No matter how small your business is, a website is par for the course these days. It’s the one place where you have complete control over your message and branding.

Your website is the hub for your marketing strategy. Another amazing benefit? It’s open 24/7, allowing you to generate leads while you sleep.

In order for your website to do its job well, there are a few key elements to include on your small business website.

Elements of a brand worksheet

Wondering what branding is all about?

I’ve created a tip sheet on the nine elements of a brand, available for download. This is a free resource but it’s part of my resource library and you’ll need a password. You can get access by popping your email address into the form below.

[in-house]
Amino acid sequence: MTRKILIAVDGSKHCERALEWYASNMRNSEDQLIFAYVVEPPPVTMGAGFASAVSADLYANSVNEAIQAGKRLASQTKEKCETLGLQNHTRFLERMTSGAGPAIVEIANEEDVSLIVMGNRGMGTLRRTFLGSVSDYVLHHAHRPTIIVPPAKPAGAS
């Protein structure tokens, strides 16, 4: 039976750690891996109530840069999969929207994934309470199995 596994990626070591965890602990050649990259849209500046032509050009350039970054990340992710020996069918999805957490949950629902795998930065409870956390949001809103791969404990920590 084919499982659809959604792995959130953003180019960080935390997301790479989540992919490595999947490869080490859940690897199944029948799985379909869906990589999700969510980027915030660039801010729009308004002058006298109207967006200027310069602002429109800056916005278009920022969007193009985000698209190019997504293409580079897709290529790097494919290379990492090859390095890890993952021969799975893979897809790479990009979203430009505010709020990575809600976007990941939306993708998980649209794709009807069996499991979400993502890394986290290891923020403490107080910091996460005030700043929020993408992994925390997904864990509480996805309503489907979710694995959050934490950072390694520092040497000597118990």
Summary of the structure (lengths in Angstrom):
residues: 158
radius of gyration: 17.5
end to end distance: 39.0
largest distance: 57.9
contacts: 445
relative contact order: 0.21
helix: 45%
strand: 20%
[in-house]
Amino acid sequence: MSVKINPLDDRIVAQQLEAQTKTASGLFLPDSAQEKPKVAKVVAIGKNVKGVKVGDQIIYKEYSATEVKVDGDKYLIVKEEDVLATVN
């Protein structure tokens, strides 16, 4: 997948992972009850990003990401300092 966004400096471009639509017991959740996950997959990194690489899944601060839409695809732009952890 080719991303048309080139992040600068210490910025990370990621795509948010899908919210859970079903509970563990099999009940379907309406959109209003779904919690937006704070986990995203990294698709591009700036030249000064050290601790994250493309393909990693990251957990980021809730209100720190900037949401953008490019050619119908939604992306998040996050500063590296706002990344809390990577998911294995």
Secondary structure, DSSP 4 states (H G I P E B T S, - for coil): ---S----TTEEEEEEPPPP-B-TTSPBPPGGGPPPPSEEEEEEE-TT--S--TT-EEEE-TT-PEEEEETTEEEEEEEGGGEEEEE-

Then once you’re in the library, navigate to the blogging section and look for the worksheet called “Brand Elements.”

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1. Simple website name

When it comes to your small business website URL, keep it simple. You want visitors to by able to type your domain name from memory as well as tell their network about it.

Don’t be clever and avoid made-up words, dashes and numbers. This is confusing for people and it also causes SEO problems.

And whenever possible, use the dot com domain, as this is the one people are used to typing.

2. About page

When a prospect or potential customer is browsing one of the first things they’ll do is look for your business profile in order to see what your business is about.